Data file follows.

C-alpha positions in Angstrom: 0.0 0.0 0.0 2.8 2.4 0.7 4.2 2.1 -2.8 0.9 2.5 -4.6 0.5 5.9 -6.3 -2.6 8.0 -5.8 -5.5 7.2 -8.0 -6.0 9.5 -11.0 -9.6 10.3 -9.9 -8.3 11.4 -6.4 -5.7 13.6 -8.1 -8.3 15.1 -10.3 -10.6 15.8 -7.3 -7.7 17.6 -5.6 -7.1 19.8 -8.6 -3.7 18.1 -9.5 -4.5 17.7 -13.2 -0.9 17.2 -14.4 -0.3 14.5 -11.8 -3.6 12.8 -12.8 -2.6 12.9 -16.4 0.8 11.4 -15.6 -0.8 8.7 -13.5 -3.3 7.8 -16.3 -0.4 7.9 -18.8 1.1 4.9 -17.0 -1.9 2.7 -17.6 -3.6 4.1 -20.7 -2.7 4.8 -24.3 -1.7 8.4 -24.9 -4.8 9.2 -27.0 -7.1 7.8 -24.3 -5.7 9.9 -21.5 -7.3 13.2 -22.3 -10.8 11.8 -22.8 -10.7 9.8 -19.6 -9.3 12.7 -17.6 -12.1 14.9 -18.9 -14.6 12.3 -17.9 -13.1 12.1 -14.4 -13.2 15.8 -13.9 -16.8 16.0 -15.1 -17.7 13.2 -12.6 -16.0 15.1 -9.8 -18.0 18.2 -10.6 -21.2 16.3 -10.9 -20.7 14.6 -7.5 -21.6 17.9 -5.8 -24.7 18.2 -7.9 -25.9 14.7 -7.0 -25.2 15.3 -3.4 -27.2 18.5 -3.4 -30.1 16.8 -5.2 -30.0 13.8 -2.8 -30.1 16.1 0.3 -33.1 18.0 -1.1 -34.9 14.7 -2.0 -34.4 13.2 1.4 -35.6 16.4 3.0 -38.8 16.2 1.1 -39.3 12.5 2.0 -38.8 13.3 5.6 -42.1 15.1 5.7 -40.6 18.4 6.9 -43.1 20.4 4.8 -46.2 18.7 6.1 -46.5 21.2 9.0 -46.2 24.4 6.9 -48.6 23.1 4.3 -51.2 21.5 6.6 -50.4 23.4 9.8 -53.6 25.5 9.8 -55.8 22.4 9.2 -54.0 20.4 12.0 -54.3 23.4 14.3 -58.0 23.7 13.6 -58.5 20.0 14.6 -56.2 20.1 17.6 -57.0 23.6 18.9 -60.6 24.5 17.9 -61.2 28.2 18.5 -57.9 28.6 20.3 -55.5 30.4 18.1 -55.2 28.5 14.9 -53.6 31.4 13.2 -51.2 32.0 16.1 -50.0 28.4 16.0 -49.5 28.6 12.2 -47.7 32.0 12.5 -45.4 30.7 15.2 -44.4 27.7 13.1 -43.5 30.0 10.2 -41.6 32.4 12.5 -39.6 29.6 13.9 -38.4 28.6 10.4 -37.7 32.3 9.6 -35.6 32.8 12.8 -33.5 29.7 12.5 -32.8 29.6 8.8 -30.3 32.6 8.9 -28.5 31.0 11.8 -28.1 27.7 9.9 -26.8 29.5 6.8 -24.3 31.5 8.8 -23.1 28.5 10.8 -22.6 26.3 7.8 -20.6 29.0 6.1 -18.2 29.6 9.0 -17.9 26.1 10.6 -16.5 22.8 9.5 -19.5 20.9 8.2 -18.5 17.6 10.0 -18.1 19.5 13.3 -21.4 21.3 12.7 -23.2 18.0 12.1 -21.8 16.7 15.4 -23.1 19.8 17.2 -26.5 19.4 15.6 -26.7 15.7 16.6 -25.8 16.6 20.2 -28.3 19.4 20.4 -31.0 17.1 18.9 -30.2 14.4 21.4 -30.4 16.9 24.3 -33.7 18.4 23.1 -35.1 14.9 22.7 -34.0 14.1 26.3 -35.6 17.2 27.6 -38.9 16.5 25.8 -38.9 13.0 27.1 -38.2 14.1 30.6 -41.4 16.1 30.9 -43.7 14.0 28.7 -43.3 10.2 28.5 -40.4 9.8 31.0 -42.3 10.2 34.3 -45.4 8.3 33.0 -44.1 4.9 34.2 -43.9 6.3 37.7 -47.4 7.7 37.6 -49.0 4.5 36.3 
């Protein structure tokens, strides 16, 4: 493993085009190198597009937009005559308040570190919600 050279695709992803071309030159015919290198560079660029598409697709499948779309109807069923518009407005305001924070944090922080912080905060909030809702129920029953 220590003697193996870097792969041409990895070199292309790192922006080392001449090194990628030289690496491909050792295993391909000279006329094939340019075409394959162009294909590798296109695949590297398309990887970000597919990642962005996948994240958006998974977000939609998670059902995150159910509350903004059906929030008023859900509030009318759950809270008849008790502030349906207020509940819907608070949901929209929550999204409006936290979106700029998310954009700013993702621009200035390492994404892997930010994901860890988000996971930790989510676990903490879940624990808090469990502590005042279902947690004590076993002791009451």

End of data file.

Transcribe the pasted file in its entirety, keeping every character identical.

C-alpha positions in Angstrom: 0.0 0.0 0.0 2.8 2.4 0.7 4.2 2.1 -2.8 0.9 2.5 -4.6 0.5 5.9 -6.3 -2.6 8.0 -5.8 -5.5 7.2 -8.0 -6.0 9.5 -11.0 -9.6 10.3 -9.9 -8.3 11.4 -6.4 -5.7 13.6 -8.1 -8.3 15.1 -10.3 -10.6 15.8 -7.3 -7.7 17.6 -5.6 -7.1 19.8 -8.6 -3.7 18.1 -9.5 -4.5 17.7 -13.2 -0.9 17.2 -14.4 -0.3 14.5 -11.8 -3.6 12.8 -12.8 -2.6 12.9 -16.4 0.8 11.4 -15.6 -0.8 8.7 -13.5 -3.3 7.8 -16.3 -0.4 7.9 -18.8 1.1 4.9 -17.0 -1.9 2.7 -17.6 -3.6 4.1 -20.7 -2.7 4.8 -24.3 -1.7 8.4 -24.9 -4.8 9.2 -27.0 -7.1 7.8 -24.3 -5.7 9.9 -21.5 -7.3 13.2 -22.3 -10.8 11.8 -22.8 -10.7 9.8 -19.6 -9.3 12.7 -17.6 -12.1 14.9 -18.9 -14.6 12.3 -17.9 -13.1 12.1 -14.4 -13.2 15.8 -13.9 -16.8 16.0 -15.1 -17.7 13.2 -12.6 -16.0 15.1 -9.8 -18.0 18.2 -10.6 -21.2 16.3 -10.9 -20.7 14.6 -7.5 -21.6 17.9 -5.8 -24.7 18.2 -7.9 -25.9 14.7 -7.0 -25.2 15.3 -3.4 -27.2 18.5 -3.4 -30.1 16.8 -5.2 -30.0 13.8 -2.8 -30.1 16.1 0.3 -33.1 18.0 -1.1 -34.9 14.7 -2.0 -34.4 13.2 1.4 -35.6 16.4 3.0 -38.8 16.2 1.1 -39.3 12.5 2.0 -38.8 13.3 5.6 -42.1 15.1 5.7 -40.6 18.4 6.9 -43.1 20.4 4.8 -46.2 18.7 6.1 -46.5 21.2 9.0 -46.2 24.4 6.9 -48.6 23.1 4.3 -51.2 21.5 6.6 -50.4 23.4 9.8 -53.6 25.5 9.8 -55.8 22.4 9.2 -54.0 20.4 12.0 -54.3 23.4 14.3 -58.0 23.7 13.6 -58.5 20.0 14.6 -56.2 20.1 17.6 -57.0 23.6 18.9 -60.6 24.5 17.9 -61.2 28.2 18.5 -57.9 28.6 20.3 -55.5 30.4 18.1 -55.2 28.5 14.9 -53.6 31.4 13.2 -51.2 32.0 16.1 -50.0 28.4 16.0 -49.5 28.6 12.2 -47.7 32.0 12.5 -45.4 30.7 15.2 -44.4 27.7 13.1 -43.5 30.0 10.2 -41.6 32.4 12.5 -39.6 29.6 13.9 -38.4 28.6 10.4 -37.7 32.3 9.6 -35.6 32.8 12.8 -33.5 29.7 12.5 -32.8 29.6 8.8 -30.3 32.6 8.9 -28.5 31.0 11.8 -28.1 27.7 9.9 -26.8 29.5 6.8 -24.3 31.5 8.8 -23.1 28.5 10.8 -22.6 26.3 7.8 -20.6 29.0 6.1 -18.2 29.6 9.0 -17.9 26.1 10.6 -16.5 22.8 9.5 -19.5 20.9 8.2 -18.5 17.6 10.0 -18.1 19.5 13.3 -21.4 21.3 12.7 -23.2 18.0 12.1 -21.8 16.7 15.4 -23.1 19.8 17.2 -26.5 19.4 15.6 -26.7 15.7 16.6 -25.8 16.6 20.2 -28.3 19.4 20.4 -31.0 17.1 18.9 -30.2 14.4 21.4 -30.4 16.9 24.3 -33.7 18.4 23.1 -35.1 14.9 22.7 -34.0 14.1 26.3 -35.6 17.2 27.6 -38.9 16.5 25.8 -38.9 13.0 27.1 -38.2 14.1 30.6 -41.4 16.1 30.9 -43.7 14.0 28.7 -43.3 10.2 28.5 -40.4 9.8 31.0 -42.3 10.2 34.3 -45.4 8.3 33.0 -44.1 4.9 34.2 -43.9 6.3 37.7 -47.4 7.7 37.6 -49.0 4.5 36.3 
């Protein structure tokens, strides 16, 4: 493993085009190198597009937009005559308040570190919600 050279695709992803071309030159015919290198560079660029598409697709499948779309109807069923518009407005305001924070944090922080912080905060909030809702129920029953 220590003697193996870097792969041409990895070199292309790192922006080392001449090194990628030289690496491909050792295993391909000279006329094939340019075409394959162009294909590798296109695949590297398309990887970000597919990642962005996948994240958006998974977000939609998670059902995150159910509350903004059906929030008023859900509030009318759950809270008849008790502030349906207020509940819907608070949901929209929550999204409006936290979106700029998310954009700013993702621009200035390492994404892997930010994901860890988000996971930790989510676990903490879940624990808090469990502590005042279902947690004590076993002791009451």